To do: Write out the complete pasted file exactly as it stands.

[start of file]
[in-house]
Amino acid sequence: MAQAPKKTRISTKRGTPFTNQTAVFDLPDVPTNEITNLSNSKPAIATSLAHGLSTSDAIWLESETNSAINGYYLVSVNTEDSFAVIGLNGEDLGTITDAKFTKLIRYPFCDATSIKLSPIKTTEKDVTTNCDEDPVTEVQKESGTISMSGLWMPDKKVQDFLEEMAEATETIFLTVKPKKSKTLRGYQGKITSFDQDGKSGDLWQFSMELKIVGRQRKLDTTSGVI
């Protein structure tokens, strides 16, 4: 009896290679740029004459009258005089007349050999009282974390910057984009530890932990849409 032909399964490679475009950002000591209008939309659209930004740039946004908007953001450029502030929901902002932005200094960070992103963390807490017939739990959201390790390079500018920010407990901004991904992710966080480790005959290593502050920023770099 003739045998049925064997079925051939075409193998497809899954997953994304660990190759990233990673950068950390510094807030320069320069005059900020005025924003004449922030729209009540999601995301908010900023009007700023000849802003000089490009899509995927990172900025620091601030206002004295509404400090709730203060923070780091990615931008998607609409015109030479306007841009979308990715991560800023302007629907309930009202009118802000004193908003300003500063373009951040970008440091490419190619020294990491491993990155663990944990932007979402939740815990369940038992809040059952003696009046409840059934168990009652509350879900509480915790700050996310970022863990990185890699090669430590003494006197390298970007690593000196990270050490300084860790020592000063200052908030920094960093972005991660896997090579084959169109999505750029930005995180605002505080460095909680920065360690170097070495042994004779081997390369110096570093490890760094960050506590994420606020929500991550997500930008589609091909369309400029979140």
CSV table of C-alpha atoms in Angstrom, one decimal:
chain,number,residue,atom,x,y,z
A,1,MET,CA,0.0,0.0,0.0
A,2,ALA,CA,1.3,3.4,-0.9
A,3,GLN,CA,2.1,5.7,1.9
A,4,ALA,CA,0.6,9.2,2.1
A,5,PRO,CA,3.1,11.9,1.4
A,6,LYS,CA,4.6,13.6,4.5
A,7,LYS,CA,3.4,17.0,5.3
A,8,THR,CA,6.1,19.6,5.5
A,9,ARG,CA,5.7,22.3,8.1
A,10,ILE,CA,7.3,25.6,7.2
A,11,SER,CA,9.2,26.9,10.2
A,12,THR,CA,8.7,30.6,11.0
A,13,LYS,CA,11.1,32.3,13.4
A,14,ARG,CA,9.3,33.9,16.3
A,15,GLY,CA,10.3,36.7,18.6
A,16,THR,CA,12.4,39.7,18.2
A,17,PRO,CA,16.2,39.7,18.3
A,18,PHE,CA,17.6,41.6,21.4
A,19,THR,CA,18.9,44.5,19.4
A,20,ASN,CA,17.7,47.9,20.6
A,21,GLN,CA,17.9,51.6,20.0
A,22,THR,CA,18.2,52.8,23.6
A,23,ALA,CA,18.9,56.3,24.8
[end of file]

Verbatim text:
[in-house]
Amino acid sequence: MAQAPKKTRISTKRGTPFTNQTAVFDLPDVPTNEITNLSNSKPAIATSLAHGLSTSDAIWLESETNSAINGYYLVSVNTEDSFAVIGLNGEDLGTITDAKFTKLIRYPFCDATSIKLSPIKTTEKDVTTNCDEDPVTEVQKESGTISMSGLWMPDKKVQDFLEEMAEATETIFLTVKPKKSKTLRGYQGKITSFDQDGKSGDLWQFSMELKIVGRQRKLDTTSGVI
């Protein structure tokens, strides 16, 4: 009896290679740029004459009258005089007349050999009282974390910057984009530890932990849409 032909399964490679475009950002000591209008939309659209930004740039946004908007953001450029502030929901902002932005200094960070992103963390807490017939739990959201390790390079500018920010407990901004991904992710966080480790005959290593502050920023770099 003739045998049925064997079925051939075409193998497809899954997953994304660990190759990233990673950068950390510094807030320069320069005059900020005025924003004449922030729209009540999601995301908010900023009007700023000849802003000089490009899509995927990172900025620091601030206002004295509404400090709730203060923070780091990615931008998607609409015109030479306007841009979308990715991560800023302007629907309930009202009118802000004193908003300003500063373009951040970008440091490419190619020294990491491993990155663990944990932007979402939740815990369940038992809040059952003696009046409840059934168990009652509350879900509480915790700050996310970022863990990185890699090669430590003494006197390298970007690593000196990270050490300084860790020592000063200052908030920094960093972005991660896997090579084959169109999505750029930005995180605002505080460095909680920065360690170097070495042994004779081997390369110096570093490890760094960050506590994420606020929500991550997500930008589609091909369309400029979140």
CSV table of C-alpha atoms in Angstrom, one decimal:
chain,number,residue,atom,x,y,z
A,1,MET,CA,0.0,0.0,0.0
A,2,ALA,CA,1.3,3.4,-0.9
A,3,GLN,CA,2.1,5.7,1.9
A,4,ALA,CA,0.6,9.2,2.1
A,5,PRO,CA,3.1,11.9,1.4
A,6,LYS,CA,4.6,13.6,4.5
A,7,LYS,CA,3.4,17.0,5.3
A,8,THR,CA,6.1,19.6,5.5
A,9,ARG,CA,5.7,22.3,8.1
A,10,ILE,CA,7.3,25.6,7.2
A,11,SER,CA,9.2,26.9,10.2
A,12,THR,CA,8.7,30.6,11.0
A,13,LYS,CA,11.1,32.3,13.4
A,14,ARG,CA,9.3,33.9,16.3
A,15,GLY,CA,10.3,36.7,18.6
A,16,THR,CA,12.4,39.7,18.2
A,17,PRO,CA,16.2,39.7,18.3
A,18,PHE,CA,17.6,41.6,21.4
A,19,THR,CA,18.9,44.5,19.4
A,20,ASN,CA,17.7,47.9,20.6
A,21,GLN,CA,17.9,51.6,20.0
A,22,THR,CA,18.2,52.8,23.6
A,23,ALA,CA,18.9,56.3,24.8